The villains are getting more and more brazen. These days, if you’re in network security, you’re seeing the evil from the front lines. And consider this: in 2018, Cisco blocked seven trillion cyber threats, or 20 billion a day, according to its Chairman and CEO, Chuck Robbins.
Yes, cybercriminals are doing their best to wreak havoc on our businesses. Cybersecurity companies are the superheroes who save the day by keeping us safe from threats. People gravitate toward superheroes. It’s easy to see why people paid $21.38 billion for the pleasure of seeing the bad guys get their butts kicked in Avengers: Endgame.
But this is no movie we’re talking about here. This is real-world good-vs.-evil stuff. Companies’ brands and reputations are at stake. Cybersecurity companies are the superheroes everyone loves and will pay to see.
In our network and data-reliant world, we need our Tony Starks (aka Ironman) and Bruce Waynes (aka Bat Man). The damage that hackers cause is growing astronomically as data breaches cause companies’ stock prices to plummet and ransomware incidents extort millions out of companies and governments. Even relatively primitive denial of service attacks ding organizations up to $2 million in damage, according to a 2019 report by Bulletproof, a security monitoring company.
It costs companies in other ways, too, as they are forced to focus inordinate amounts of company energy and resources on network security. A survey of C-suite respondents published by the Economist Intelligence Unit reveals almost a third of corporate managers believe the threat of cyber-attacks and efforts to mitigate their effects stifle innovation. Almost half of them believe dealing with issues involving cyber-security impede product launches.
As the wonder women and super men in network security continue to take their game to the international stage, they’re not just selling servers, they’re selling ongoing services, too. Consequently, the good guys are encountering new challenges as they rush to reach emergencies around the world.
Lesson #1: Brands — whether they be hero brands or network security brands — grow their reputations through quiet consistency. Take Spidey, Clark Kent or Bruce Banner as your model: they live relatively humble and mild-mannered lives most of the time, then when the bad guys come out, they do their job and then go back to their normal lives. Similarly, fulfilling your service level agreements (SLAs) by providing post-sales support and spare parts excellently and unfailingly is standard procedure today.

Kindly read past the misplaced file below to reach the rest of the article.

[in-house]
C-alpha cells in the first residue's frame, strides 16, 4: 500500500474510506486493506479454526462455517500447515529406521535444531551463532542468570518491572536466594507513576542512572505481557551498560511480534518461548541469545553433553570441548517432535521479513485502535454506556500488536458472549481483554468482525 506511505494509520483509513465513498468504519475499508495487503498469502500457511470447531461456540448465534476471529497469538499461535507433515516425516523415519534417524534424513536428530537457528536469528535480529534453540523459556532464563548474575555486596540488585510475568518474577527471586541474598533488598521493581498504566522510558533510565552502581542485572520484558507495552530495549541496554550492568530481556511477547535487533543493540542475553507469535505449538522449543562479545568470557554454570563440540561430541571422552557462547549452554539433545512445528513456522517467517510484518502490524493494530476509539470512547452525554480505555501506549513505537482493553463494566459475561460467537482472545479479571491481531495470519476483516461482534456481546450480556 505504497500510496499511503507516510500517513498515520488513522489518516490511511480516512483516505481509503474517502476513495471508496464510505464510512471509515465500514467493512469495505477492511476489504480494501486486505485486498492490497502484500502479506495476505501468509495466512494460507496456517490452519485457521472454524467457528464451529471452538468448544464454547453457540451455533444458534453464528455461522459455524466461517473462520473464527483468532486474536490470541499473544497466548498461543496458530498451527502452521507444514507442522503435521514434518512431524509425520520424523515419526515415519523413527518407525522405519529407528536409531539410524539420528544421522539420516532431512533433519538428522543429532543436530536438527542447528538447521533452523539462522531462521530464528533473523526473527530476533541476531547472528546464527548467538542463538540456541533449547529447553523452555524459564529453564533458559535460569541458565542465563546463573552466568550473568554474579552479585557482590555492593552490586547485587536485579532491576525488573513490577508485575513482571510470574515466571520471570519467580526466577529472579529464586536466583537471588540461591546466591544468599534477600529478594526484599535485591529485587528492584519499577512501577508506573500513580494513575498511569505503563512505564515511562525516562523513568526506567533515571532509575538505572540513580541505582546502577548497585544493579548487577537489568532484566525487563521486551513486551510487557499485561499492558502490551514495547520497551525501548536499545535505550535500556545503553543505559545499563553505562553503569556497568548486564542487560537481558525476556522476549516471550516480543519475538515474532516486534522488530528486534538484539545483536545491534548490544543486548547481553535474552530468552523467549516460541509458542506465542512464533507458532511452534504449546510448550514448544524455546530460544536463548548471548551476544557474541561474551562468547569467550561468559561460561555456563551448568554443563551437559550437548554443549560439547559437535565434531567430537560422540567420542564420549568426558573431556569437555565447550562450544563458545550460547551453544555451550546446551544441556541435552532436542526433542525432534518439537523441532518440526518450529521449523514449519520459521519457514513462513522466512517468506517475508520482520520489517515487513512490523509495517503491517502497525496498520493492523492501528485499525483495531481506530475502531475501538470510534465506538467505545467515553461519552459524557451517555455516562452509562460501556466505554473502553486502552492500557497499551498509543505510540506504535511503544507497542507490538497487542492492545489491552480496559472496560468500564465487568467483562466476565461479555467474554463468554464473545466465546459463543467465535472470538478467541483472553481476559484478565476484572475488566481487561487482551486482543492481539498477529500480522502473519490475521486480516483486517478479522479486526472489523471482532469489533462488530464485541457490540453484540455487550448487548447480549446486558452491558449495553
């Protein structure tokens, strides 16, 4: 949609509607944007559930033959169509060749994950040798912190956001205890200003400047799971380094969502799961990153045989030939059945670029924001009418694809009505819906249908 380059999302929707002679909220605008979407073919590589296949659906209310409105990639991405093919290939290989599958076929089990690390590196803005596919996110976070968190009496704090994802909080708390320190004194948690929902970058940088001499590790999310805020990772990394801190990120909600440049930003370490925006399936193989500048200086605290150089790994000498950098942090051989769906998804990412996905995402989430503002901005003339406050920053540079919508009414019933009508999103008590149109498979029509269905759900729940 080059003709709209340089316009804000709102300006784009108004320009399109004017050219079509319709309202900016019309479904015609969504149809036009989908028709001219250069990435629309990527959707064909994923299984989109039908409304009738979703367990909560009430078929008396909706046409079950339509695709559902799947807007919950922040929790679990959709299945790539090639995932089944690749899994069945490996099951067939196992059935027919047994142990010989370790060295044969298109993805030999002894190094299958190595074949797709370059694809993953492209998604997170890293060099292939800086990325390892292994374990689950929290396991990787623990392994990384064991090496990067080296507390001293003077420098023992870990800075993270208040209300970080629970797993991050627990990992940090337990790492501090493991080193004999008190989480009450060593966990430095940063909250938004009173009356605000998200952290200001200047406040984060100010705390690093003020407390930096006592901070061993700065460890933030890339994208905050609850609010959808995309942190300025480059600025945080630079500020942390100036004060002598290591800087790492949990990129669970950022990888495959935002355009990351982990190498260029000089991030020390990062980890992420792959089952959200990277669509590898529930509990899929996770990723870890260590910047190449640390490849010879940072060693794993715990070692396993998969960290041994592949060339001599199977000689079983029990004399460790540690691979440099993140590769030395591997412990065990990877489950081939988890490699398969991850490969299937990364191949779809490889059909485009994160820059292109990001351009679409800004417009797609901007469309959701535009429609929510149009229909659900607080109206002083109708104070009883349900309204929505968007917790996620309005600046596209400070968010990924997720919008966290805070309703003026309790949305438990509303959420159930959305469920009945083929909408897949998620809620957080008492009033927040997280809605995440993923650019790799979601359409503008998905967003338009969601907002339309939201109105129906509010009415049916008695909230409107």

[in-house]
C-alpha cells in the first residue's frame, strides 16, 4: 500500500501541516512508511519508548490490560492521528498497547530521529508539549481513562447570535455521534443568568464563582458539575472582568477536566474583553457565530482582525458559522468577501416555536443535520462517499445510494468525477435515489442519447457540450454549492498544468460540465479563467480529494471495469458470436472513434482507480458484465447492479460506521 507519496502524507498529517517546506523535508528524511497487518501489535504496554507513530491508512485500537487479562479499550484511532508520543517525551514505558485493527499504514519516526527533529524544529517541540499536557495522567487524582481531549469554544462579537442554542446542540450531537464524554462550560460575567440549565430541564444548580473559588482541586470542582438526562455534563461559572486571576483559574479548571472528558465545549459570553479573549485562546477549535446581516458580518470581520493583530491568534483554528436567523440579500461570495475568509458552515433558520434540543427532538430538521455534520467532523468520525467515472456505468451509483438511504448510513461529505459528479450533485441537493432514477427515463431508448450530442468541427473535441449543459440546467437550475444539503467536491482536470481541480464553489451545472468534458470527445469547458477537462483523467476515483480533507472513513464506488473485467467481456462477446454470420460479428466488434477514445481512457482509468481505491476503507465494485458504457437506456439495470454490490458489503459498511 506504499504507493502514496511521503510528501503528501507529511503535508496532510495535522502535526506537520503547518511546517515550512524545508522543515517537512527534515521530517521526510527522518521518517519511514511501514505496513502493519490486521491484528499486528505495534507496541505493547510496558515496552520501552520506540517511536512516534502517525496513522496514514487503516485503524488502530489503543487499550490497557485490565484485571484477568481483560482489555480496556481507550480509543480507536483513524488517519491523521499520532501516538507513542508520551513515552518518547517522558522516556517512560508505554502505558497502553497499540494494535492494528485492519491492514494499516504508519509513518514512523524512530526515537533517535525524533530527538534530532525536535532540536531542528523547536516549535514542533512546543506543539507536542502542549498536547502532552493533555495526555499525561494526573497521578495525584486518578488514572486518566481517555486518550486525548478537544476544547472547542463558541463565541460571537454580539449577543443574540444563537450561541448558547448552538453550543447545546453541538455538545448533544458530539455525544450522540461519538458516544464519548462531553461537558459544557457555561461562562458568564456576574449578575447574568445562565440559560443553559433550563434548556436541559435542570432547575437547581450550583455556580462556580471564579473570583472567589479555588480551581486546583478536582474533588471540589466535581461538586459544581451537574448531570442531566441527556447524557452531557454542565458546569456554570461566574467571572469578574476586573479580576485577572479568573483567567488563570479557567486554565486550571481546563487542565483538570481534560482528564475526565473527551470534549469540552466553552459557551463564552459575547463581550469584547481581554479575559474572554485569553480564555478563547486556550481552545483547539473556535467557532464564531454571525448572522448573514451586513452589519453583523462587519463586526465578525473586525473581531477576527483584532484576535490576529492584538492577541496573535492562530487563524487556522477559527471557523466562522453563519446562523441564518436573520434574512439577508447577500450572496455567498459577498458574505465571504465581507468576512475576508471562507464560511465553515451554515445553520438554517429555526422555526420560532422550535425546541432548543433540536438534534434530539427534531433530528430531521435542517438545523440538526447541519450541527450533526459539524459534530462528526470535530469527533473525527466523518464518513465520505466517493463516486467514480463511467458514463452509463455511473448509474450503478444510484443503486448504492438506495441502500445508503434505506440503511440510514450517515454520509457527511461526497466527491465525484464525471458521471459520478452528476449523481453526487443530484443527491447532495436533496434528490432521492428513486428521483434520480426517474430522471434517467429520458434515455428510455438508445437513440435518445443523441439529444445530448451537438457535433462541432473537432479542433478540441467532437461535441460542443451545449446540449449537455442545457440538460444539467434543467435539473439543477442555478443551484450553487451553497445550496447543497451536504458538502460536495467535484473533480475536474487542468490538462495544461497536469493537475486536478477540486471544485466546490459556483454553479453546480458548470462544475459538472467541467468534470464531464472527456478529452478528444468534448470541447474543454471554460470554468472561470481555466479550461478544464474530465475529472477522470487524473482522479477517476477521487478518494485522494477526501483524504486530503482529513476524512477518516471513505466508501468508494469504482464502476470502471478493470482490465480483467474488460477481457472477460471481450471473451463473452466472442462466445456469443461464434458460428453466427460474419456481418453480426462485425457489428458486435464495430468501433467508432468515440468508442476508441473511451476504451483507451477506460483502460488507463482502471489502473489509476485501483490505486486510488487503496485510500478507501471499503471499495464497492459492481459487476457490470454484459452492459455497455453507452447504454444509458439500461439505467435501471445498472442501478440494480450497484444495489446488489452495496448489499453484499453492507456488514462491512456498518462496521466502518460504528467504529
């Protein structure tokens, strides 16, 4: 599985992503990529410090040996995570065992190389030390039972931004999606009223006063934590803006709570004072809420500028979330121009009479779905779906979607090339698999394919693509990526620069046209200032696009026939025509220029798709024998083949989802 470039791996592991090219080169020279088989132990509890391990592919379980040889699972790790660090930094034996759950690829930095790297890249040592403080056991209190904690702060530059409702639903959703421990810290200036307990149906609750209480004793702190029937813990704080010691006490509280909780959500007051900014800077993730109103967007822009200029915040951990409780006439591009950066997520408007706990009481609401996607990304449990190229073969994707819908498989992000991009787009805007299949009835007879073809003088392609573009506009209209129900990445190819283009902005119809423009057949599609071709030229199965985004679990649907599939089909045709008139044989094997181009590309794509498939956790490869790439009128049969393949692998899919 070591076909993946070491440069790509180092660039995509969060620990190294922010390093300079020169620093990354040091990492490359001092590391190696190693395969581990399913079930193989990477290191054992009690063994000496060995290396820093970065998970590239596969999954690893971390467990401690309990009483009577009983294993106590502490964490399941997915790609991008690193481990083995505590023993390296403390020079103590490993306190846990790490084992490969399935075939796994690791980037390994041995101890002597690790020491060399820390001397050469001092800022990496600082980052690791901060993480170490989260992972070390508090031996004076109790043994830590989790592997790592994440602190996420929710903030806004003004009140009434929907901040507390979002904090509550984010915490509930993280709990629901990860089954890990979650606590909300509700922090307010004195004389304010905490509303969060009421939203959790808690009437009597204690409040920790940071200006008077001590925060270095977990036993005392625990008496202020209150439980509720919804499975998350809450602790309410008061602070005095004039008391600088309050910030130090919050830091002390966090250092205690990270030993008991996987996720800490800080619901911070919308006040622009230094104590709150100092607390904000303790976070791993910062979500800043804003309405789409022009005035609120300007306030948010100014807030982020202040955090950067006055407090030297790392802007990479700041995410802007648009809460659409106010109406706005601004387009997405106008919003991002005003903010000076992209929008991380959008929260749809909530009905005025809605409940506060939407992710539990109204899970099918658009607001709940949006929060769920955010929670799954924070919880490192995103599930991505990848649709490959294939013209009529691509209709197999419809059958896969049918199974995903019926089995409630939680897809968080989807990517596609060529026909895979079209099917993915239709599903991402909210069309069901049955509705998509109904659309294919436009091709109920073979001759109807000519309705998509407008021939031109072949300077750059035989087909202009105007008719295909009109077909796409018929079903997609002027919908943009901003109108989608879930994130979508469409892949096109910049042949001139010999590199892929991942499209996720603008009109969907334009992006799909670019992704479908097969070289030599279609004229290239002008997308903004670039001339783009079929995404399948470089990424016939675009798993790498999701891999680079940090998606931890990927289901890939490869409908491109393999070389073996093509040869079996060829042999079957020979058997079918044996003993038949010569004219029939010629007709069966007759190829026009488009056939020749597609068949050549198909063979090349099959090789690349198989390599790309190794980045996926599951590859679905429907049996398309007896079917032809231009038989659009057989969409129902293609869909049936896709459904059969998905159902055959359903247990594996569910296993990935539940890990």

Lesson #2: Loyalty and notoriety come from rescuing clients or populations in their time of need. In other words, relish the opportunity to save a customer’s butt. It’s money in the bank, considering how much it builds your brand reputation. Do it and they’ll remember you forever, refer you unceasingly, and generally they’ll be dream clients. Just look at Thor: saves earth from The Destroyer in his first movie and before you know it, he’s starring or cameoing in seven more Marvel films.
Lesson #3: Superheroes and today’s network security saviors make it look easy, but they’d be nothing without planning and preparation. Having solutions, connections and contingencies all set up in advance enables Ironman to simply step into his suit and rush to the rescue halfway around the world at a moment’s notice. In a similar way, heroically delivering spare parts or field service in a matter of hours to faraway places all hinges on the systems, partnerships and infrastructure you’ve set up in advance.
You make advanced network security hardware or software that businesses rely on day in and day out, but your work does not end with the sale. In fact, your obligation to customers — and arguably your greatest challenge — begins at that point. Your ability to deliver service and replacement parts within a matter of hours anywhere in the world could make or break your customer and determines the success of your company.
In network security, slow response-time is your kryptonite. So be fast. Downtime can damage any business. Not only is your brand reputation on the line, but downtime presents significant cost implications for you and your customers.
Network security is a critical component of a business’ immune system defending all day, every day against viruses, malware, and ransomware. When servers and security systems go down, customers become vulnerable to attack as they wait for parts or service.
View the 2019 Global Threat Report.